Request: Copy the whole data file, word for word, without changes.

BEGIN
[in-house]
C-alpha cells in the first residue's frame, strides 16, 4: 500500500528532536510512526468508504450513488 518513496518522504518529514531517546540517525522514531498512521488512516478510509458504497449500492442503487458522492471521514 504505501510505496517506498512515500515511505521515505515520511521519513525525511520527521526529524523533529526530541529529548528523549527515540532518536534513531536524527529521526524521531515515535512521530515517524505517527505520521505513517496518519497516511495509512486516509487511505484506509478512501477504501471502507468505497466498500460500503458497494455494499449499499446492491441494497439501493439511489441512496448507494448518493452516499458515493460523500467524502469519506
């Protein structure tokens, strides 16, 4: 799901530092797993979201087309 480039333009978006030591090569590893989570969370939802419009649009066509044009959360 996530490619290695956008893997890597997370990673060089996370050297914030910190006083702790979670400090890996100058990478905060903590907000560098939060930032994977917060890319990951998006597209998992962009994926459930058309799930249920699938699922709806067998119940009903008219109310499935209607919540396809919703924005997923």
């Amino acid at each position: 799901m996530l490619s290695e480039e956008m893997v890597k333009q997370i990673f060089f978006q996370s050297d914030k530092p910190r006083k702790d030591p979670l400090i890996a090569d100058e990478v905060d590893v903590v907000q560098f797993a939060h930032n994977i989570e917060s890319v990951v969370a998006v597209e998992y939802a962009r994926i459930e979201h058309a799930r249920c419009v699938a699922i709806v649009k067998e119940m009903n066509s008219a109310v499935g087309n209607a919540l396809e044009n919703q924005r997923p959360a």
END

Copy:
[in-house]
C-alpha cells in the first residue's frame, strides 16, 4: 500500500528532536510512526468508504450513488 518513496518522504518529514531517546540517525522514531498512521488512516478510509458504497449500492442503487458522492471521514 504505501510505496517506498512515500515511505521515505515520511521519513525525511520527521526529524523533529526530541529529548528523549527515540532518536534513531536524527529521526524521531515515535512521530515517524505517527505520521505513517496518519497516511495509512486516509487511505484506509478512501477504501471502507468505497466498500460500503458497494455494499449499499446492491441494497439501493439511489441512496448507494448518493452516499458515493460523500467524502469519506
């Protein structure tokens, strides 16, 4: 799901530092797993979201087309 480039333009978006030591090569590893989570969370939802419009649009066509044009959360 996530490619290695956008893997890597997370990673060089996370050297914030910190006083702790979670400090890996100058990478905060903590907000560098939060930032994977917060890319990951998006597209998992962009994926459930058309799930249920699938699922709806067998119940009903008219109310499935209607919540396809919703924005997923």
């Amino acid at each position: 799901m996530l490619s290695e480039e956008m893997v890597k333009q997370i990673f060089f978006q996370s050297d914030k530092p910190r006083k702790d030591p979670l400090i890996a090569d100058e990478v905060d590893v903590v907000q560098f797993a939060h930032n994977i989570e917060s890319v990951v969370a998006v597209e998992y939802a962009r994926i459930e979201h058309a799930r249920c419009v699938a699922i709806v649009k067998e119940m009903n066509s008219a109310v499935g087309n209607a919540l396809e044009n919703q924005r997923p959360a």